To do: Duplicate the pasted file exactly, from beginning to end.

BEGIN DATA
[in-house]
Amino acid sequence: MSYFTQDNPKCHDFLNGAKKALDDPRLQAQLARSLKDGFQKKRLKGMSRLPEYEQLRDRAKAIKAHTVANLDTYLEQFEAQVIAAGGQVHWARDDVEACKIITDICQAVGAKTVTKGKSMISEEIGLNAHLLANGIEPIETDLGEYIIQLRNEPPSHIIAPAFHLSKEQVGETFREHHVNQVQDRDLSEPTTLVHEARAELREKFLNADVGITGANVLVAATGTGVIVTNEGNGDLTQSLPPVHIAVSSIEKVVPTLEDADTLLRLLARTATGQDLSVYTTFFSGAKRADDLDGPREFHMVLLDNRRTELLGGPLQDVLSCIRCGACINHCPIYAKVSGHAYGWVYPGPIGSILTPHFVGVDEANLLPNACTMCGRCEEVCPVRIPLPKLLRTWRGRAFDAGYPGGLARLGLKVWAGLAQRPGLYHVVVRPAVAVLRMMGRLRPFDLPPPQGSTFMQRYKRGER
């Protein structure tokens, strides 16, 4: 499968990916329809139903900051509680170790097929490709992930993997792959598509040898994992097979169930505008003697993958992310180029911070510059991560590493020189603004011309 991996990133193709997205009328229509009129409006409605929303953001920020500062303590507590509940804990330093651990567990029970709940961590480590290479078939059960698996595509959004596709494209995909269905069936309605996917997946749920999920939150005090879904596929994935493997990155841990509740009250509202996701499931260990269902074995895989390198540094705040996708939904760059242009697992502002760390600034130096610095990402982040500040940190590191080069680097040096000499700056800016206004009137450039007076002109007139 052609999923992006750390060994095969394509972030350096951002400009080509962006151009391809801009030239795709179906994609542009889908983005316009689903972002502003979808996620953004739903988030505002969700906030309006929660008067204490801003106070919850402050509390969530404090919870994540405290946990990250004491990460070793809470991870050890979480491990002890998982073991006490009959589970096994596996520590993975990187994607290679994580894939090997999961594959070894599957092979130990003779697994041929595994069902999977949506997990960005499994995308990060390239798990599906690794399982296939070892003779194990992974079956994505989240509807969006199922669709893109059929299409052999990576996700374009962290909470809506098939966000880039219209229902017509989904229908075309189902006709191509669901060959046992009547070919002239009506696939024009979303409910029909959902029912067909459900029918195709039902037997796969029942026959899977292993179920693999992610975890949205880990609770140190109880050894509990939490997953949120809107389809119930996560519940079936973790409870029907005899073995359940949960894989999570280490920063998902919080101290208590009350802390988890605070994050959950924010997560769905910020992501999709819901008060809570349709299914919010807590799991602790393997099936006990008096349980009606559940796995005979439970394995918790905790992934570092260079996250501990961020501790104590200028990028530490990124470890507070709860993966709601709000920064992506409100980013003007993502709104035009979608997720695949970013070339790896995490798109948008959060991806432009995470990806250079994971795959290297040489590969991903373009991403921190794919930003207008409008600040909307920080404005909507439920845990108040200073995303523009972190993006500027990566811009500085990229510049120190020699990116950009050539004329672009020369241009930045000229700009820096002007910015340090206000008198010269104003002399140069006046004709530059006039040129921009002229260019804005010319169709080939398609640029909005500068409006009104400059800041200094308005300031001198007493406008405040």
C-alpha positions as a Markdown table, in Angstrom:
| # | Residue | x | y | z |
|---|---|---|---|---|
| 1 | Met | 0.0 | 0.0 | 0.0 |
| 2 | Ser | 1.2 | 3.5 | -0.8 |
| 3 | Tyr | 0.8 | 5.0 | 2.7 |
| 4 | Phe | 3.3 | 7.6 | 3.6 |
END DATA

[in-house]
Amino acid sequence: MSYFTQDNPKCHDFLNGAKKALDDPRLQAQLARSLKDGFQKKRLKGMSRLPEYEQLRDRAKAIKAHTVANLDTYLEQFEAQVIAAGGQVHWARDDVEACKIITDICQAVGAKTVTKGKSMISEEIGLNAHLLANGIEPIETDLGEYIIQLRNEPPSHIIAPAFHLSKEQVGETFREHHVNQVQDRDLSEPTTLVHEARAELREKFLNADVGITGANVLVAATGTGVIVTNEGNGDLTQSLPPVHIAVSSIEKVVPTLEDADTLLRLLARTATGQDLSVYTTFFSGAKRADDLDGPREFHMVLLDNRRTELLGGPLQDVLSCIRCGACINHCPIYAKVSGHAYGWVYPGPIGSILTPHFVGVDEANLLPNACTMCGRCEEVCPVRIPLPKLLRTWRGRAFDAGYPGGLARLGLKVWAGLAQRPGLYHVVVRPAVAVLRMMGRLRPFDLPPPQGSTFMQRYKRGER
């Protein structure tokens, strides 16, 4: 499968990916329809139903900051509680170790097929490709992930993997792959598509040898994992097979169930505008003697993958992310180029911070510059991560590493020189603004011309 991996990133193709997205009328229509009129409006409605929303953001920020500062303590507590509940804990330093651990567990029970709940961590480590290479078939059960698996595509959004596709494209995909269905069936309605996917997946749920999920939150005090879904596929994935493997990155841990509740009250509202996701499931260990269902074995895989390198540094705040996708939904760059242009697992502002760390600034130096610095990402982040500040940190590191080069680097040096000499700056800016206004009137450039007076002109007139 052609999923992006750390060994095969394509972030350096951002400009080509962006151009391809801009030239795709179906994609542009889908983005316009689903972002502003979808996620953004739903988030505002969700906030309006929660008067204490801003106070919850402050509390969530404090919870994540405290946990990250004491990460070793809470991870050890979480491990002890998982073991006490009959589970096994596996520590993975990187994607290679994580894939090997999961594959070894599957092979130990003779697994041929595994069902999977949506997990960005499994995308990060390239798990599906690794399982296939070892003779194990992974079956994505989240509807969006199922669709893109059929299409052999990576996700374009962290909470809506098939966000880039219209229902017509989904229908075309189902006709191509669901060959046992009547070919002239009506696939024009979303409910029909959902029912067909459900029918195709039902037997796969029942026959899977292993179920693999992610975890949205880990609770140190109880050894509990939490997953949120809107389809119930996560519940079936973790409870029907005899073995359940949960894989999570280490920063998902919080101290208590009350802390988890605070994050959950924010997560769905910020992501999709819901008060809570349709299914919010807590799991602790393997099936006990008096349980009606559940796995005979439970394995918790905790992934570092260079996250501990961020501790104590200028990028530490990124470890507070709860993966709601709000920064992506409100980013003007993502709104035009979608997720695949970013070339790896995490798109948008959060991806432009995470990806250079994971795959290297040489590969991903373009991403921190794919930003207008409008600040909307920080404005909507439920845990108040200073995303523009972190993006500027990566811009500085990229510049120190020699990116950009050539004329672009020369241009930045000229700009820096002007910015340090206000008198010269104003002399140069006046004709530059006039040129921009002229260019804005010319169709080939398609640029909005500068409006009104400059800041200094308005300031001198007493406008405040």
C-alpha positions as a Markdown table, in Angstrom:
| # | Residue | x | y | z |
|---|---|---|---|---|
| 1 | Met | 0.0 | 0.0 | 0.0 |
| 2 | Ser | 1.2 | 3.5 | -0.8 |
| 3 | Tyr | 0.8 | 5.0 | 2.7 |
| 4 | Phe | 3.3 | 7.6 | 3.6 |